An internal evaluation says the screening project delivered information too late, strayed beyond its mandate, and in the end did almost nothing to catch refugees who might be linked to criminal or terrorist groups.

Meanwhile, 30 Mounties were tied up for four years on duties that did little to enhance Canada’s security.

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Then prime minister Stephen Harper said in Welland, Ont., on Sept. 9, 2015, that Canada needed to proceed cautiously in taking in refugees from war zones because they had to be properly screened for criminal and terrorism links. (Adrian Wyld/Canadian Press)

“The current approach does not appear to provide much by way of relevant information to support the admissibility screening of refugee claimants,” concludes the Sept. 29, 2015, report, obtained by CBC News under the Access to Information Act.

The report on the anemic results was completed at about the same time as then prime minister Stephen Harper said Canada had to proceed cautiously in accepting Syrian refugees so that Canada’s screening process could weed out terrorists.

“When we are dealing with people that are from, in many cases, a terrorist war zone, we are going to make sure that we screen people appropriately and the security of this country is fully protected,” Harper told a 2015 election rally in Welland, Ont.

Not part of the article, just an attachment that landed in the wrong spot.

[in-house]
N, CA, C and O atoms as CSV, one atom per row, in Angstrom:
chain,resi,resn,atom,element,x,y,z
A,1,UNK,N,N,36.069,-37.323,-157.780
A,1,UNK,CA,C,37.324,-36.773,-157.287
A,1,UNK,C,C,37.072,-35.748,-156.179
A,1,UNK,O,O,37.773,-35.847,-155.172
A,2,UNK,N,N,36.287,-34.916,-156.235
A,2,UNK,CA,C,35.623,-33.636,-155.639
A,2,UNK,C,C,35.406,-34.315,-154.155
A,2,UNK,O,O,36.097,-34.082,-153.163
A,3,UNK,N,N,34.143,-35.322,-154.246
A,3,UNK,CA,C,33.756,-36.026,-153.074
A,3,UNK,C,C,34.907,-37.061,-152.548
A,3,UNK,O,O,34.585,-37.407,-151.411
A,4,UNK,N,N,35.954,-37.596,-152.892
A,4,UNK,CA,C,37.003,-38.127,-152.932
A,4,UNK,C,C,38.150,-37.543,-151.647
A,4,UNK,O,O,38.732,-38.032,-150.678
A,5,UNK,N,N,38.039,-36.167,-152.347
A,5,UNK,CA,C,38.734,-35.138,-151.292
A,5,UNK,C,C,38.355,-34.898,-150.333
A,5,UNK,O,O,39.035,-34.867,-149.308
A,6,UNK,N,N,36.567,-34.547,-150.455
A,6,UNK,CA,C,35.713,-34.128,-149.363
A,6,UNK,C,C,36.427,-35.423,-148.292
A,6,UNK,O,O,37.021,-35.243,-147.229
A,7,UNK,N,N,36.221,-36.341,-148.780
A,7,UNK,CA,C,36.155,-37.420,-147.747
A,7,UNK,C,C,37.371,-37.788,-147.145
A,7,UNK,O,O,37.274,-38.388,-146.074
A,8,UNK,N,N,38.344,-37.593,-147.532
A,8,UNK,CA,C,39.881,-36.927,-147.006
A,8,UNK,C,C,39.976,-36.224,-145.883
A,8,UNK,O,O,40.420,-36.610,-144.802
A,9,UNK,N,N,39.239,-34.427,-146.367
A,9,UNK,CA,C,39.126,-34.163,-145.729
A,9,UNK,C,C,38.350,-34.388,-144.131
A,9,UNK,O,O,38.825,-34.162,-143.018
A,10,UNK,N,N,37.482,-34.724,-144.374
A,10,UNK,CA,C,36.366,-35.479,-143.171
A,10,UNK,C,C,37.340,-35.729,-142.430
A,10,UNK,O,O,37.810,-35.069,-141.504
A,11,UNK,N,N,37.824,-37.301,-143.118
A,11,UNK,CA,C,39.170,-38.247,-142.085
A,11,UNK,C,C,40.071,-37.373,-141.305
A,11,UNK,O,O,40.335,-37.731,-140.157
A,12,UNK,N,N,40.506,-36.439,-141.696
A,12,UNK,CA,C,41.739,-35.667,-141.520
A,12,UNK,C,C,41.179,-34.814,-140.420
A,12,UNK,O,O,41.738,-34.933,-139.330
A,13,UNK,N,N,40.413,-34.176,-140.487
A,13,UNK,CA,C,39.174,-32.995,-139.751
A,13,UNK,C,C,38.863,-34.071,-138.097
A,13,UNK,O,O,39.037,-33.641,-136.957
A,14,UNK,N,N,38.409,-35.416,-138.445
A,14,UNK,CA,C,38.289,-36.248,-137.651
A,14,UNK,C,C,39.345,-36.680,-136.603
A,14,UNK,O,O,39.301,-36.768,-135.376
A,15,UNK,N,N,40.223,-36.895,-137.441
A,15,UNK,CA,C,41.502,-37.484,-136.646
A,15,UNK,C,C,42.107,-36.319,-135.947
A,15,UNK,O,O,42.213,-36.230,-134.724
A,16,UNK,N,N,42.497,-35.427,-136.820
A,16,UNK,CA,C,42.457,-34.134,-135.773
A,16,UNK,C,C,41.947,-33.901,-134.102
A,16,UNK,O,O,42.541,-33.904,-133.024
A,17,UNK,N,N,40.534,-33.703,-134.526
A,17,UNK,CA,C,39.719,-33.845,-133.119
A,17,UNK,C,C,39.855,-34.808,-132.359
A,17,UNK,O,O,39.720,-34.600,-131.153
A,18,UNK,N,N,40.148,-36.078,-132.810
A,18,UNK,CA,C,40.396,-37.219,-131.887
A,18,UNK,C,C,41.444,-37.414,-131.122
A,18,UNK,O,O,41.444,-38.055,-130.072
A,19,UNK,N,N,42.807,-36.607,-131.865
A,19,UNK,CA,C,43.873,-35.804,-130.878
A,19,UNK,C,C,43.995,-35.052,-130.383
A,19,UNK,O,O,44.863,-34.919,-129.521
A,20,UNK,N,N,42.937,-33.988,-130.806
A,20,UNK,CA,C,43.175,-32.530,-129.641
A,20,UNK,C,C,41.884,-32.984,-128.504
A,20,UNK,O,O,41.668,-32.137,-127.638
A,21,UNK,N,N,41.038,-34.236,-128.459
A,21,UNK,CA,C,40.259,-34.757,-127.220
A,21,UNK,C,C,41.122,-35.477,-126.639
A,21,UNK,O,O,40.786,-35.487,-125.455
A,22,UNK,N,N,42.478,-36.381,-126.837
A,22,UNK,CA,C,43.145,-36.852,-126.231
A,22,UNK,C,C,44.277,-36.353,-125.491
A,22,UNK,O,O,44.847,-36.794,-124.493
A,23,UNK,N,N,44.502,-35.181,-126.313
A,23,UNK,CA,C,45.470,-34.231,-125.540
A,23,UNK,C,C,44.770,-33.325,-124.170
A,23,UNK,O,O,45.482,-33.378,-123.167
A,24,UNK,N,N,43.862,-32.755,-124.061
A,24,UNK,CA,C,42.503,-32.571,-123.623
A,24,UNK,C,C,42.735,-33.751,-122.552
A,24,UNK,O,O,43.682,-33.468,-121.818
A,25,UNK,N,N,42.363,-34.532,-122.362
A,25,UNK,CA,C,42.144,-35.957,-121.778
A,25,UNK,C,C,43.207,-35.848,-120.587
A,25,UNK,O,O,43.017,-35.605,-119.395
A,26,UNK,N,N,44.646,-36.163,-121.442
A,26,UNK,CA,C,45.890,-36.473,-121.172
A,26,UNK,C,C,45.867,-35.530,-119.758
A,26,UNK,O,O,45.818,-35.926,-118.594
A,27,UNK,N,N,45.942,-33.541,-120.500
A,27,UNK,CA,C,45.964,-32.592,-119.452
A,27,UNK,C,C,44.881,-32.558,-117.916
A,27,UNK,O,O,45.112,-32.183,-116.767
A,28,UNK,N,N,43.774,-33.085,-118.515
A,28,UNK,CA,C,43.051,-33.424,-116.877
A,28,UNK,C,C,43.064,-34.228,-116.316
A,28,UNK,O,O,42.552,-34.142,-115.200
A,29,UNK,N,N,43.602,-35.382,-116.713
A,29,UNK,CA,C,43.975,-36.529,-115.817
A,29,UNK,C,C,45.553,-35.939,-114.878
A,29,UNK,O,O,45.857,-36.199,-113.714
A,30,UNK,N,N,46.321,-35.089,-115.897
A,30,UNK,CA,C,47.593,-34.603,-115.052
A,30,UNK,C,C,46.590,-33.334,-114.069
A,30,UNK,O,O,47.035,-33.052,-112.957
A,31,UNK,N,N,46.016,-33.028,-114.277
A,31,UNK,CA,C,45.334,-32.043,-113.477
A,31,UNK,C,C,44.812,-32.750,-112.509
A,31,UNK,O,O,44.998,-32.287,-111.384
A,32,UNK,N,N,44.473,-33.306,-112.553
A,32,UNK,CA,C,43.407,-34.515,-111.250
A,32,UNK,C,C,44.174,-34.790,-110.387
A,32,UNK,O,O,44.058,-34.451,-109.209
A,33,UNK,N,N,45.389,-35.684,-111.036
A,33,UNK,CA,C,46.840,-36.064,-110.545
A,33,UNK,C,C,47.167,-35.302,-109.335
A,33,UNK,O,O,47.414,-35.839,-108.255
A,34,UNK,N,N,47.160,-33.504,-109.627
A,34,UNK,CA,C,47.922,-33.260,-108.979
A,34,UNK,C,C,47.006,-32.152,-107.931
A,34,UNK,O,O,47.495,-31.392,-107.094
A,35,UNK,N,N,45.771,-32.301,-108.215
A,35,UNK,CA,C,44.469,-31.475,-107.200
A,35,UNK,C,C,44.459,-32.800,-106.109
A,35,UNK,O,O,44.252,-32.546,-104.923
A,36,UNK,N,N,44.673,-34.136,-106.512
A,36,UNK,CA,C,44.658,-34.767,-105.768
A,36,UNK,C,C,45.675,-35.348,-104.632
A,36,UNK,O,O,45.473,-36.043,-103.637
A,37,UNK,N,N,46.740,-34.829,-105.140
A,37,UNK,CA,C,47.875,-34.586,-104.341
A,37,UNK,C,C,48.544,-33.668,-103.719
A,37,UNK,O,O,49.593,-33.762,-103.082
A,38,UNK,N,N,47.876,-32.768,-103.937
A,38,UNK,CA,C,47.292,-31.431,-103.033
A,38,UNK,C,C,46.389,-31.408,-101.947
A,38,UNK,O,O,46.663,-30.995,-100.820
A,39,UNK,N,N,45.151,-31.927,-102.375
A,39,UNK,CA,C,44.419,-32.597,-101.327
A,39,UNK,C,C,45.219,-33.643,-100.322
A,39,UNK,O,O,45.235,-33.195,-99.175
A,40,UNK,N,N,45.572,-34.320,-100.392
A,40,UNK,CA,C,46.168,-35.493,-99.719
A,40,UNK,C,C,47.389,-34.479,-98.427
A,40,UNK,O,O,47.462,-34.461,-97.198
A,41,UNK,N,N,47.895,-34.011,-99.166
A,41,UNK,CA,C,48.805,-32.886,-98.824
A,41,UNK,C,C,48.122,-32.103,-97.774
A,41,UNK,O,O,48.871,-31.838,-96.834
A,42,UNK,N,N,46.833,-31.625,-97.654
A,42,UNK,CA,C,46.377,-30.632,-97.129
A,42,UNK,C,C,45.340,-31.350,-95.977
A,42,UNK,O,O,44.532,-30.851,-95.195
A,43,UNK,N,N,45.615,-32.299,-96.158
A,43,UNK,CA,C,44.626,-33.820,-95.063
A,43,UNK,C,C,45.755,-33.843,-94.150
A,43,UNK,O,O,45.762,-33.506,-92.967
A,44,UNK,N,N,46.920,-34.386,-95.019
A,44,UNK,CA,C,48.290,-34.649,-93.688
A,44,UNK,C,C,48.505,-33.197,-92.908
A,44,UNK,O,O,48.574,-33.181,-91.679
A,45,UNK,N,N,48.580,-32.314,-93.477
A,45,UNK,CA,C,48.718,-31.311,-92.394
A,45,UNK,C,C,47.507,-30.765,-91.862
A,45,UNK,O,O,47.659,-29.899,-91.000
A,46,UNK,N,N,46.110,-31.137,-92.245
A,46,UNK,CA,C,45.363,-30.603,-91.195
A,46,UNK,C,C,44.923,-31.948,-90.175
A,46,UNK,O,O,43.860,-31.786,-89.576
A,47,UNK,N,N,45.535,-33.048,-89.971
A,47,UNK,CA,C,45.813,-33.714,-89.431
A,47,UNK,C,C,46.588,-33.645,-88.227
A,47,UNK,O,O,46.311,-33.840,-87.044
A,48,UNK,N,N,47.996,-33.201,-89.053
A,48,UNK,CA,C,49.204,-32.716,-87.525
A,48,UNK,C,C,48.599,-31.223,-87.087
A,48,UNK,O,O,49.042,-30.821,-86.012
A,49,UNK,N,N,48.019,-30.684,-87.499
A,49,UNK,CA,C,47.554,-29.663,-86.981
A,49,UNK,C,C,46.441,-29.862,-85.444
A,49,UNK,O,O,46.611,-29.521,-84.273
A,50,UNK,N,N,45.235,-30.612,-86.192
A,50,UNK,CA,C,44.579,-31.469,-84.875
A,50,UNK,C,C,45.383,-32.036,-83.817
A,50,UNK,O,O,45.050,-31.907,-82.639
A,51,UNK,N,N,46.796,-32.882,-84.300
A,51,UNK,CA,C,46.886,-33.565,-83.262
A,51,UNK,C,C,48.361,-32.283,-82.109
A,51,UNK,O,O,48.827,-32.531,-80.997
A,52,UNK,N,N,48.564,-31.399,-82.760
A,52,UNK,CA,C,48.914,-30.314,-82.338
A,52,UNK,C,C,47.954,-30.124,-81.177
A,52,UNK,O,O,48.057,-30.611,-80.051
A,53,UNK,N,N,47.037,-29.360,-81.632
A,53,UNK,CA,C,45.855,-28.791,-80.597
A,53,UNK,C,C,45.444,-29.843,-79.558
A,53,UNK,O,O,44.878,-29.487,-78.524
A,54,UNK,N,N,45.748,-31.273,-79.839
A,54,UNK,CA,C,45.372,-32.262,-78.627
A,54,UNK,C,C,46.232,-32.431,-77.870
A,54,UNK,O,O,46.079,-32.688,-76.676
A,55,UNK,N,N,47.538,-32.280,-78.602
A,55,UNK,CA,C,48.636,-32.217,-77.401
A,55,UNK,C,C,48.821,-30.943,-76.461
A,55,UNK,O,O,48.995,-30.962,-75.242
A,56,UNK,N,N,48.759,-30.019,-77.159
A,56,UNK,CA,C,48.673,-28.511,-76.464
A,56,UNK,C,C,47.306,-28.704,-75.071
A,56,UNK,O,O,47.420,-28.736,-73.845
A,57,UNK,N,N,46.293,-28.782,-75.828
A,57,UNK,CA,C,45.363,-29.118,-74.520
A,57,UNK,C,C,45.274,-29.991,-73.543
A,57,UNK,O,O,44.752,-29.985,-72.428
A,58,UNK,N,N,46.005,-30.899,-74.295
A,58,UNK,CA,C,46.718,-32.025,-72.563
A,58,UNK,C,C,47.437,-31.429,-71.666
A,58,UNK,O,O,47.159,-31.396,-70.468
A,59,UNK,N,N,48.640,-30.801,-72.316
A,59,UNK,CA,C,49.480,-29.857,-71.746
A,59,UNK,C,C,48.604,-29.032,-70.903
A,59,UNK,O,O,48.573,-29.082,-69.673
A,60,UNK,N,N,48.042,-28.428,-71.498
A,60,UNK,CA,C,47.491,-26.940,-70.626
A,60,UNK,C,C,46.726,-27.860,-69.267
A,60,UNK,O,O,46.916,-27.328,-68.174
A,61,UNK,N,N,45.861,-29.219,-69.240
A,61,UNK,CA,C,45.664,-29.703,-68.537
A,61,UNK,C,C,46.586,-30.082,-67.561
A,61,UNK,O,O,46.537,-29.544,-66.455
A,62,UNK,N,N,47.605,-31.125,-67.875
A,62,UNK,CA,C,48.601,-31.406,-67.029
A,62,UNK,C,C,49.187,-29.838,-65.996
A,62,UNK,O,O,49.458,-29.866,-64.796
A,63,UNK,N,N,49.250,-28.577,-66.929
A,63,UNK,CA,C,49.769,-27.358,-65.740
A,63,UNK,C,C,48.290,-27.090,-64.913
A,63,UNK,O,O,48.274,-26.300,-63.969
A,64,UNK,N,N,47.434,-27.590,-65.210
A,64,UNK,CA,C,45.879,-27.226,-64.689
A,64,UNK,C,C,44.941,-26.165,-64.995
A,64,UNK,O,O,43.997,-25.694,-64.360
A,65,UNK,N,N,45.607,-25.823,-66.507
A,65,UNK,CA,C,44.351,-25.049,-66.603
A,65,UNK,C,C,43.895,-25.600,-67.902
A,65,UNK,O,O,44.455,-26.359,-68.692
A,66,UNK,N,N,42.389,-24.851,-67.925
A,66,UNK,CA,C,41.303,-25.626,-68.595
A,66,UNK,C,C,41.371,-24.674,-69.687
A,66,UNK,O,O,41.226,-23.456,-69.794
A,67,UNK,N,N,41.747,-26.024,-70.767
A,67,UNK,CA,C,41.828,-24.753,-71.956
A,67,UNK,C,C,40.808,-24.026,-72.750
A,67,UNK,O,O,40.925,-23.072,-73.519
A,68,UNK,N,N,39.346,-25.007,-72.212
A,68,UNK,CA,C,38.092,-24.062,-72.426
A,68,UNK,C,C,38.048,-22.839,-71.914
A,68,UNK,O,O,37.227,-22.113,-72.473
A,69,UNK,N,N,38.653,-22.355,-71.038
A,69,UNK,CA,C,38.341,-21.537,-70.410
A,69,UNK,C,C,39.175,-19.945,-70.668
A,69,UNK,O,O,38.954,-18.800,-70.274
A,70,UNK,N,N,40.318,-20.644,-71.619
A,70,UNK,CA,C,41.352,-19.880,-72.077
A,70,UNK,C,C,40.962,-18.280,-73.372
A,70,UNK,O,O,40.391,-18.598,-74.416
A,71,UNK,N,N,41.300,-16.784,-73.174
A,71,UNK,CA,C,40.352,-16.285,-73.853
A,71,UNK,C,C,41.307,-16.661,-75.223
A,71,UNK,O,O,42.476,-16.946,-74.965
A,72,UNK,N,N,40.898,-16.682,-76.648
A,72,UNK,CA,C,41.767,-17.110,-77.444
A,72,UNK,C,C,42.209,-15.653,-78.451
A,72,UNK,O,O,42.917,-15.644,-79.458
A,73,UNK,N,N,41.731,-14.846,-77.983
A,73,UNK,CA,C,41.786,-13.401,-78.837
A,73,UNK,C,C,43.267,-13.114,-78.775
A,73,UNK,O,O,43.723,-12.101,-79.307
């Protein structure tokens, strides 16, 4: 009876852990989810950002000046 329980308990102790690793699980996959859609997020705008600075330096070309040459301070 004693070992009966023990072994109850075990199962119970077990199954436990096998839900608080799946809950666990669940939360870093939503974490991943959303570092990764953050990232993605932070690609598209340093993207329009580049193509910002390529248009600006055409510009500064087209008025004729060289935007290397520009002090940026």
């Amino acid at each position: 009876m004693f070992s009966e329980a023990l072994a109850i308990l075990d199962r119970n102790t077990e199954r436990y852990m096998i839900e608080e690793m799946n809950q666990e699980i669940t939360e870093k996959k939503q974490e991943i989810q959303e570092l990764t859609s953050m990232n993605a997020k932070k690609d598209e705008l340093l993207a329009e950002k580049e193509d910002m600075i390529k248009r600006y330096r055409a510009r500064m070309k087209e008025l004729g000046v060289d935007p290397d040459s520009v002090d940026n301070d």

“We cannot open the floodgates and airlift tens of thousands of refugees out of a terrorist war zone without proper process. That is too great a risk for Canada.”

Domestic databases checked

The RCMP screening pilot was launched in 2011-12 as part of a package of Conservative reforms tightening up the processing of refugees, including a controversial move to withdraw some medical treatments for rejected asylum seekers. The Liberals have since reversed that measure.

Under the pilot project, the RCMP vetted potential refugees already in Canada — the names were provided by the Canada Border Services Agency — by checking domestic police databases for links to criminal or terrorist organizations, among other things.

Source: RCMP refugee screening a $16M flop, says internal report – Politics – CBC News

Luc Portelance and Ray Boisvert: It’s time for Canada to get serious about national security

Overview of the security agency perspective from Luc Portelance and Ray Boisvert. Challenge to the rest of government and society lies with counter-radicalization efforts, as they flag below:

Radicalization prevention begins at home, in our communities and across various levels of government. Furthermore, the development of counter-narratives to violent extremism must not be seen as the exclusive domain of security agencies. Counter-radicalization is a long-term battle of ideas that can only be won through collaborative action across society, and more specifically by applying proven commercial marketing strategies.

With the move of the multiculturalism program back to Canadian Heritage, there is an opportunity for the program to play a larger role in such policy discussions and initiatives than was the case recently at CIC/IRCC (as was done previously before the move to CIC/IRCC).

Source: Luc Portelance and Ray Boisvert: It’s time for Canada to get serious about national security | National Post

Shireen Ahmed: Why are my kids on the no-fly list?